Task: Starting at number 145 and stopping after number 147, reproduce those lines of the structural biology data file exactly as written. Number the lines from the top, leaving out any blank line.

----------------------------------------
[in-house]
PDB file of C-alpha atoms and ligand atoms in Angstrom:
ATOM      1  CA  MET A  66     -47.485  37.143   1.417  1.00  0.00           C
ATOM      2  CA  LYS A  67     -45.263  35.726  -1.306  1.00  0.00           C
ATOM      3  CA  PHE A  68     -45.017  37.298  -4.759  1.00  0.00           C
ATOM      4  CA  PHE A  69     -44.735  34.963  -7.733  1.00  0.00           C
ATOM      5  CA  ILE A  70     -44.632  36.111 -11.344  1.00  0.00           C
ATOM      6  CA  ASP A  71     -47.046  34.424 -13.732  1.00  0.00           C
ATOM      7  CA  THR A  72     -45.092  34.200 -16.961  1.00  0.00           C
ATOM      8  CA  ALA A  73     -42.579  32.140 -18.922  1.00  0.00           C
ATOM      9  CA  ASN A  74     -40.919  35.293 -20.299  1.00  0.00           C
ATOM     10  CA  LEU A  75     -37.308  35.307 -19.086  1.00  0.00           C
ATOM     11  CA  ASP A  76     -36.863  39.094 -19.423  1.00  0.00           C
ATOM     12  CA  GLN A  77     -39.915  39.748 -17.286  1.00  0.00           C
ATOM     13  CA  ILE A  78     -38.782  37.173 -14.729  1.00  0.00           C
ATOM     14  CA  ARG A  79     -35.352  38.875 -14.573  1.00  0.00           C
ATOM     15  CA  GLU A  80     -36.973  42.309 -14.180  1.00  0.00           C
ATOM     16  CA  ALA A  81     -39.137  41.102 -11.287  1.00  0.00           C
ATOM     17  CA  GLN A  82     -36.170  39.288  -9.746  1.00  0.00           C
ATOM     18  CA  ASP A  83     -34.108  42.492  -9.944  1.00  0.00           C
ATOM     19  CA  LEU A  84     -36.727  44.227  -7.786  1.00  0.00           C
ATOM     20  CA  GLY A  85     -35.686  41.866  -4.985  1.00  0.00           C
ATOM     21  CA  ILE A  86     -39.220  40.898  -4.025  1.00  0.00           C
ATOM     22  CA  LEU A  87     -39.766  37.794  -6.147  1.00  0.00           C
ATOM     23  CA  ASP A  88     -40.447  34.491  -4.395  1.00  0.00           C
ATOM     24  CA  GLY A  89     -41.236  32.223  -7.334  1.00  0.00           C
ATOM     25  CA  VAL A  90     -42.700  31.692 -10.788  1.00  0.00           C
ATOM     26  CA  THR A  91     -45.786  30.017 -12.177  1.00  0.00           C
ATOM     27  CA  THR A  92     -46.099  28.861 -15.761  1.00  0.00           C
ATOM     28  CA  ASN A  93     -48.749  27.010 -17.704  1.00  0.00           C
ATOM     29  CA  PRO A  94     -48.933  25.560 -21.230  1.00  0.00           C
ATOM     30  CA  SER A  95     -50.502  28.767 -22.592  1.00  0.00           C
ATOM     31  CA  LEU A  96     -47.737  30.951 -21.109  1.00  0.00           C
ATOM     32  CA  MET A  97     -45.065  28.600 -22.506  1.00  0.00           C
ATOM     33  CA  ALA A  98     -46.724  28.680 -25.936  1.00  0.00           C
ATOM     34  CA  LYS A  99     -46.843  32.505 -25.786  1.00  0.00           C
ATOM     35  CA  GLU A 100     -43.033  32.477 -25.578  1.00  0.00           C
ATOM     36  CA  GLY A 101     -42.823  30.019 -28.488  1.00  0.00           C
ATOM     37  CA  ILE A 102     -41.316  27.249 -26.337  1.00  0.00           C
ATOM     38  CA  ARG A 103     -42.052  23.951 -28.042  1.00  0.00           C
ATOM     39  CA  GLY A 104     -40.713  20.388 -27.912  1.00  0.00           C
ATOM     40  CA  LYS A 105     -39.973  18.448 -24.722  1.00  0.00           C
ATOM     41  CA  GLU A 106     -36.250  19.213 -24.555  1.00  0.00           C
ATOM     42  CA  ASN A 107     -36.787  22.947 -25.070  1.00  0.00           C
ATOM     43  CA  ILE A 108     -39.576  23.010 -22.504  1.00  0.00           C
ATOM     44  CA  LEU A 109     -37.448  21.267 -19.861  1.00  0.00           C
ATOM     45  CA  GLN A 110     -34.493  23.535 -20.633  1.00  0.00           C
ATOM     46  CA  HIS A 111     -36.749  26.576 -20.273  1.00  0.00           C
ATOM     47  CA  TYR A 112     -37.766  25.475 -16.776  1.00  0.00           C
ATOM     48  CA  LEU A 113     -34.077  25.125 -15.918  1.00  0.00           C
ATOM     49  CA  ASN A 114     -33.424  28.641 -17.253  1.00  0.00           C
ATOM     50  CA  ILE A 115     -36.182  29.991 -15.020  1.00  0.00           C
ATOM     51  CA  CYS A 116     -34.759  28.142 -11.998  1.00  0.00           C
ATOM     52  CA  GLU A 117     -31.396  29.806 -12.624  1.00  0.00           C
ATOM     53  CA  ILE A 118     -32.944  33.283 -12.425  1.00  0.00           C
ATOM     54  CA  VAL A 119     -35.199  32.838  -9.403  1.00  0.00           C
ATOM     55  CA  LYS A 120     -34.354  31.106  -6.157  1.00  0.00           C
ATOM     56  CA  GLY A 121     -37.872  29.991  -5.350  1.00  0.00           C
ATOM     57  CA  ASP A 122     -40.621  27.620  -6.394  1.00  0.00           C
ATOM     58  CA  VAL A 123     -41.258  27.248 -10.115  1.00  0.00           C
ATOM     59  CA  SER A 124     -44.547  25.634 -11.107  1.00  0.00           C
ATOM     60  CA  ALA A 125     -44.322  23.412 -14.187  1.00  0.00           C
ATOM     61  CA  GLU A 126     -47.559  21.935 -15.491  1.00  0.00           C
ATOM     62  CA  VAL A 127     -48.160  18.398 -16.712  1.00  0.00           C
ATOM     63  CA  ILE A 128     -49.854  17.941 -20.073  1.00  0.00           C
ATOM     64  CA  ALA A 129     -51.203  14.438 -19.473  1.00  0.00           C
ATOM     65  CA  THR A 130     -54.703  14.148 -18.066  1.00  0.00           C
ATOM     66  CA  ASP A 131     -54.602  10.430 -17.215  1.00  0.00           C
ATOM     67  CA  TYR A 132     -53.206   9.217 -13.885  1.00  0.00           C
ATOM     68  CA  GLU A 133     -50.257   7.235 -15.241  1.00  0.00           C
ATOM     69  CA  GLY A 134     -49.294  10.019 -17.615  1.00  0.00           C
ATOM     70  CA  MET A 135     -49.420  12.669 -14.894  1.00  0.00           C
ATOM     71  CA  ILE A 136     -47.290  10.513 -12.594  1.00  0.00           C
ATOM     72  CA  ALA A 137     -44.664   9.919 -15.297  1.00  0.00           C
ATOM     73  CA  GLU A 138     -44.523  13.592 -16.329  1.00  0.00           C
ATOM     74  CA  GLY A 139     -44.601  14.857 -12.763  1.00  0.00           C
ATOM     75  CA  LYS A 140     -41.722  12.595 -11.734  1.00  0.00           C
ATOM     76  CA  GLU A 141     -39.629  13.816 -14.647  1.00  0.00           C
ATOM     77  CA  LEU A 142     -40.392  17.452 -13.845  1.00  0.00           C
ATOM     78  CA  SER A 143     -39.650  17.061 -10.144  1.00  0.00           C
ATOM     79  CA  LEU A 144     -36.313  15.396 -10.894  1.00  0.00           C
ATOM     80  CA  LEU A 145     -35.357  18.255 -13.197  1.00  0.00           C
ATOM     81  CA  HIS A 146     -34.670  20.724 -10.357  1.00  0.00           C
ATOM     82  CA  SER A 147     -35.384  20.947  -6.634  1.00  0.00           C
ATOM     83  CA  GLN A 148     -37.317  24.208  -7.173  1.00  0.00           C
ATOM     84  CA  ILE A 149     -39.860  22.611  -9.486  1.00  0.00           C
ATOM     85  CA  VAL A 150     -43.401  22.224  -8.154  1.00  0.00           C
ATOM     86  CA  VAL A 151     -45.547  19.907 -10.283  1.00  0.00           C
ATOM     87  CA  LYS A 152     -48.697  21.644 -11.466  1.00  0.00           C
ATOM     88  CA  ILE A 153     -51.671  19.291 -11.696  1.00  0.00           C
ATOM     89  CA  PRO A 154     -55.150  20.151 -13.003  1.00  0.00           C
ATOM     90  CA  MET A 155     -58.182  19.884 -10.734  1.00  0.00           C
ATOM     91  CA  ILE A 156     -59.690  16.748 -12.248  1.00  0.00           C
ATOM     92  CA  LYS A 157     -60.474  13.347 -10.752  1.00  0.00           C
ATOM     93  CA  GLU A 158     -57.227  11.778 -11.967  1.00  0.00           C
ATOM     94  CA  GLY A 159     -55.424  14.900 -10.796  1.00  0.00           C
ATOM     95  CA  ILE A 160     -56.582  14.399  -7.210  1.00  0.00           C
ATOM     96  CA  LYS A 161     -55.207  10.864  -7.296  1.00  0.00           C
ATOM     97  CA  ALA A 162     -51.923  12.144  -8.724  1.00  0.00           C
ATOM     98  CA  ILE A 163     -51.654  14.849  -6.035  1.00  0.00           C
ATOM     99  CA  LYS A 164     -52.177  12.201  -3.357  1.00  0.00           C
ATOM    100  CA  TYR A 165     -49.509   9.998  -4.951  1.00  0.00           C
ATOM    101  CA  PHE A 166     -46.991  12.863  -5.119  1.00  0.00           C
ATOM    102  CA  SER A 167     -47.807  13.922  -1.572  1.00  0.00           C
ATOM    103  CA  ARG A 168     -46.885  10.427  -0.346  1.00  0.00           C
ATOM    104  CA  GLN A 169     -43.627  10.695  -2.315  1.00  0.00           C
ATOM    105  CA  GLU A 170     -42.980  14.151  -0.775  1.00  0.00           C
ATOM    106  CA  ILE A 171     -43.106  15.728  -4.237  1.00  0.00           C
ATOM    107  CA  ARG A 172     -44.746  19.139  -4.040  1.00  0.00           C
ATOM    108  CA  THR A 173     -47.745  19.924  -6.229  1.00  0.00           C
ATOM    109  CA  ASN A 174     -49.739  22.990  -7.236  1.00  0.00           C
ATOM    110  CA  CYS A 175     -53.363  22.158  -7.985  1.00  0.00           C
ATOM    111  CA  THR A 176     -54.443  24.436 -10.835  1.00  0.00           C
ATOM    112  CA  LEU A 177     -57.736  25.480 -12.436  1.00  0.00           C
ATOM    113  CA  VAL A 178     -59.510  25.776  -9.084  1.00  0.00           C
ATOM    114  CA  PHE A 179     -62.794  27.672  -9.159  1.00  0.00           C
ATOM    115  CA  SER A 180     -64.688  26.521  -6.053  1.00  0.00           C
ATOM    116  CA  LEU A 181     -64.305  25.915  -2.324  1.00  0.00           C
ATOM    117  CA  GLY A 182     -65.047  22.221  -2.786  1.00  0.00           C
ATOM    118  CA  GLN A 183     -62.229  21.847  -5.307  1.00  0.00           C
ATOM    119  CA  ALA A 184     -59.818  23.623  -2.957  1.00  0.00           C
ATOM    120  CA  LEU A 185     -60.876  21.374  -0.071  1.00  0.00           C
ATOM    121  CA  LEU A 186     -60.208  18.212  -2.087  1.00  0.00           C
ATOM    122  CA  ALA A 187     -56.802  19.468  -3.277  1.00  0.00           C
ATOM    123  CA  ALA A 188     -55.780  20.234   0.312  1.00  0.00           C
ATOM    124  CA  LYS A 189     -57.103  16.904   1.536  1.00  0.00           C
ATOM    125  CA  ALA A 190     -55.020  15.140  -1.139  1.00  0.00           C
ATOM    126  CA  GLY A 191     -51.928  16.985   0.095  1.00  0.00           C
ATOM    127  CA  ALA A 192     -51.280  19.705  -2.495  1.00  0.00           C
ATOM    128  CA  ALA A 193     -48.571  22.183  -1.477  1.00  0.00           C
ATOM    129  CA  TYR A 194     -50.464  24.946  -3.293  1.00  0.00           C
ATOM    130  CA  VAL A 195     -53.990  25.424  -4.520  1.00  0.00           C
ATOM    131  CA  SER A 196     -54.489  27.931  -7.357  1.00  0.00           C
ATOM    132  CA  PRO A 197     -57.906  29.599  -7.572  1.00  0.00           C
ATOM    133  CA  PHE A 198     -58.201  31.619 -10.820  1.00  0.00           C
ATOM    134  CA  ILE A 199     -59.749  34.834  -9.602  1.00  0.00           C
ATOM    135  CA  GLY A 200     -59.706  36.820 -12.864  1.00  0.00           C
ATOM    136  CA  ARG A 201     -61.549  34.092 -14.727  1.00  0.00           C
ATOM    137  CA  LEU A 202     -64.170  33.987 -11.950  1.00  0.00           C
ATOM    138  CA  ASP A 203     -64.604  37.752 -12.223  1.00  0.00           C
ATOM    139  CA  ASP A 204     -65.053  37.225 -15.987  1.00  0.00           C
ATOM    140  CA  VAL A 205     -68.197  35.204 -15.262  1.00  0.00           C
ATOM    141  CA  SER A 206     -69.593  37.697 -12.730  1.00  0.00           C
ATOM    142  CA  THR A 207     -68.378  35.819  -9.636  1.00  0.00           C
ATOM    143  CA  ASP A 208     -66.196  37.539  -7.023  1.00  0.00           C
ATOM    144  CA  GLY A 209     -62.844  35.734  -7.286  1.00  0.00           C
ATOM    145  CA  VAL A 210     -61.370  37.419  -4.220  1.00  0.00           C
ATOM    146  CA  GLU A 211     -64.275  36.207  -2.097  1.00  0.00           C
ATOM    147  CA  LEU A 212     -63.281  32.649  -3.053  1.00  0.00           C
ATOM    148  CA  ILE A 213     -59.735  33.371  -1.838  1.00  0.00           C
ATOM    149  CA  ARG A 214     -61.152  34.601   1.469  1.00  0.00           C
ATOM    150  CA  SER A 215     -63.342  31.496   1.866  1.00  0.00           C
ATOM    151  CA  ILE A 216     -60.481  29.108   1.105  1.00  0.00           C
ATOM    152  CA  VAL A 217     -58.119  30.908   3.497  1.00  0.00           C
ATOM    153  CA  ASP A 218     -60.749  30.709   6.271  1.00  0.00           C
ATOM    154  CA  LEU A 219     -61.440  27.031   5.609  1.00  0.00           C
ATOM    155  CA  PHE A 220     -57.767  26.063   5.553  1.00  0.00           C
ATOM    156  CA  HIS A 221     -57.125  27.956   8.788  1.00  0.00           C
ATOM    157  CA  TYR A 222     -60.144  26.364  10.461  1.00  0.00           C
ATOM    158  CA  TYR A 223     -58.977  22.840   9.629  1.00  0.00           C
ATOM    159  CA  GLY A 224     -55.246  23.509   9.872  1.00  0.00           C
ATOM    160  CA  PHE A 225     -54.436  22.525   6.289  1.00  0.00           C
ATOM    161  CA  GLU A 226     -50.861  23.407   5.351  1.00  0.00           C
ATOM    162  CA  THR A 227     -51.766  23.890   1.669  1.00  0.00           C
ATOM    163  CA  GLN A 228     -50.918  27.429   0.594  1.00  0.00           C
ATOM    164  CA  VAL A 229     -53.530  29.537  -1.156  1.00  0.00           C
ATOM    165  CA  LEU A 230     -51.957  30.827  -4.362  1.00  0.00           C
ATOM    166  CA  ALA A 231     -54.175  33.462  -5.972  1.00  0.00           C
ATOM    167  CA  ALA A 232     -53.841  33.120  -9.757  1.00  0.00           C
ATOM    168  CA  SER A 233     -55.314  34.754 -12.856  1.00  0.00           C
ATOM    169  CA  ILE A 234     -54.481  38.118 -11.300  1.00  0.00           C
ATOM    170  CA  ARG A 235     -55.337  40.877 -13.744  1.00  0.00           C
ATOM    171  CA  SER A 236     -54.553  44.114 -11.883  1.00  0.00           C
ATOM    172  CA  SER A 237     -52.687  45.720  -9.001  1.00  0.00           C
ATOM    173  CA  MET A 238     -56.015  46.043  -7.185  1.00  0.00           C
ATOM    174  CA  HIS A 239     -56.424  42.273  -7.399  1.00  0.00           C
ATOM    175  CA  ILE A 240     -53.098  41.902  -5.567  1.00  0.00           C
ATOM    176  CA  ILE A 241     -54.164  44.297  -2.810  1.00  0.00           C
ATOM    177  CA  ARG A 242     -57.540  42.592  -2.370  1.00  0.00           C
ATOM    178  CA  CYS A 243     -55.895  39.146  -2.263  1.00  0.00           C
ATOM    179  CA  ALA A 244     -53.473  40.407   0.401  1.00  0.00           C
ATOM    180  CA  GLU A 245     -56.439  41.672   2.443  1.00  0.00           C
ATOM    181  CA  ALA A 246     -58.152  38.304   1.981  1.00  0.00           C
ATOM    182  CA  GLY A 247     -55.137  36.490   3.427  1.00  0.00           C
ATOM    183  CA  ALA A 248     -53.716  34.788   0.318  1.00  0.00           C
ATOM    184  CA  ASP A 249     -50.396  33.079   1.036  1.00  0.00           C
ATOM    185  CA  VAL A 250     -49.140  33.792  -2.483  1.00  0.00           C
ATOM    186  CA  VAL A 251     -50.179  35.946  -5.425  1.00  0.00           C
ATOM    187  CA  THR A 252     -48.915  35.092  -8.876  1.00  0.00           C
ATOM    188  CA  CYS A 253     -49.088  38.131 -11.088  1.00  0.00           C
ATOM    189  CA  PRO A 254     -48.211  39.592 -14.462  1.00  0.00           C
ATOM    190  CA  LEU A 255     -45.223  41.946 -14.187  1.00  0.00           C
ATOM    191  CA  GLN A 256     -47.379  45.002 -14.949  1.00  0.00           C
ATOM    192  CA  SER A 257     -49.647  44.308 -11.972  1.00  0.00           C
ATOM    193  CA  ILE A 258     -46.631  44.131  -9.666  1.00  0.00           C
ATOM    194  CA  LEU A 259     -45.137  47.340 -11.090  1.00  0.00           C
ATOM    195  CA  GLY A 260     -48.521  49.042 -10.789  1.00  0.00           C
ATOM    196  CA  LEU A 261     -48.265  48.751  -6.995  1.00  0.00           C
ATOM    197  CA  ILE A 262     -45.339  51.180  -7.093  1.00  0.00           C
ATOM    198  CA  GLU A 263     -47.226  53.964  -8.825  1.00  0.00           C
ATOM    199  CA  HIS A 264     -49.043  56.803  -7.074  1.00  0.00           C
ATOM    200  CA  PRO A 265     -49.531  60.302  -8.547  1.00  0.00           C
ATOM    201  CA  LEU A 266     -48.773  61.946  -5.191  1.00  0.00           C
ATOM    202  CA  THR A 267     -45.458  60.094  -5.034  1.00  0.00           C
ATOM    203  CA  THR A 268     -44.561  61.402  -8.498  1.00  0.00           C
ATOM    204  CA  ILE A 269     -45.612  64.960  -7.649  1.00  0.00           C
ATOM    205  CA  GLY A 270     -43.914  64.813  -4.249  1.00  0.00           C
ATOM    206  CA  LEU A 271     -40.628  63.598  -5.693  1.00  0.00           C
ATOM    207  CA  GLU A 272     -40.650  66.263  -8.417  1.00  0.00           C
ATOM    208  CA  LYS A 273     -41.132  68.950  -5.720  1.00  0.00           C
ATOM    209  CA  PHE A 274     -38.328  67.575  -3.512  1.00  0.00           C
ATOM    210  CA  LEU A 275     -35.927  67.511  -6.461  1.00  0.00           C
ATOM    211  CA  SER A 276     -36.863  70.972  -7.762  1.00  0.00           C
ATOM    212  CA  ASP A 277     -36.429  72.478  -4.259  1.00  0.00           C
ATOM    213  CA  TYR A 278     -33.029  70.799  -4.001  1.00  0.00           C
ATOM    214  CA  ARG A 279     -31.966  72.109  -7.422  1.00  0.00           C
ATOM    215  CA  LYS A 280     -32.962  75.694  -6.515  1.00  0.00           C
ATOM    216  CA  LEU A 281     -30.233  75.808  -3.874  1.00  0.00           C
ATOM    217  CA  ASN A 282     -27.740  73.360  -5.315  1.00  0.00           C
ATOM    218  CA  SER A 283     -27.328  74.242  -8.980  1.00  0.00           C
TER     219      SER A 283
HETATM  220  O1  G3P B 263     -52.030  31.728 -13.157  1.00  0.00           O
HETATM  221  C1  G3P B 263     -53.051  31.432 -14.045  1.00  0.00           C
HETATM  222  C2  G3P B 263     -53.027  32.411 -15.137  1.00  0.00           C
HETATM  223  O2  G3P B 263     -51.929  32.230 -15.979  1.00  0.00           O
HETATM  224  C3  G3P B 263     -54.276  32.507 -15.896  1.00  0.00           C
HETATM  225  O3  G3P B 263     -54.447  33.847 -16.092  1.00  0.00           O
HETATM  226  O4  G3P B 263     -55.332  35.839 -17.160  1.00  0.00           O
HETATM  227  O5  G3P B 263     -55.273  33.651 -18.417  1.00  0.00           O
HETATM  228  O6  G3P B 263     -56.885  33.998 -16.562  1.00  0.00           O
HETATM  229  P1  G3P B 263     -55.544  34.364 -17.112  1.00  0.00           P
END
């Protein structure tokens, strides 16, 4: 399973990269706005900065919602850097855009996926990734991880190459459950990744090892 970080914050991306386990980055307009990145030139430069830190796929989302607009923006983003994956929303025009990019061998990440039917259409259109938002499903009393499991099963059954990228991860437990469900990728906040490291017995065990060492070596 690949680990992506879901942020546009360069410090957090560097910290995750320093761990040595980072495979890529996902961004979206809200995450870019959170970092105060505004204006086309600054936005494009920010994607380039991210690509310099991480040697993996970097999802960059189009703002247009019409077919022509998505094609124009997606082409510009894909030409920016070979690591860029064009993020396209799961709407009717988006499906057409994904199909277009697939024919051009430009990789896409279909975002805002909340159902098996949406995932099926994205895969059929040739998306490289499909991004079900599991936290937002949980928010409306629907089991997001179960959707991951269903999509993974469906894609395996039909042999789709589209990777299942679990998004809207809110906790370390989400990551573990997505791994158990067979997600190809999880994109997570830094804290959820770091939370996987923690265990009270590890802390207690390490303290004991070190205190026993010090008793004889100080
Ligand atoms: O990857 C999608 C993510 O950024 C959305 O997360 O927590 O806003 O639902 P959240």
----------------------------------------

ATOM    143  CA  ASP A 208     -66.196  37.539  -7.023  1.00  0.00           C
ATOM    144  CA  GLY A 209     -62.844  35.734  -7.286  1.00  0.00           C
ATOM    145  CA  VAL A 210     -61.370  37.419  -4.220  1.00  0.00           C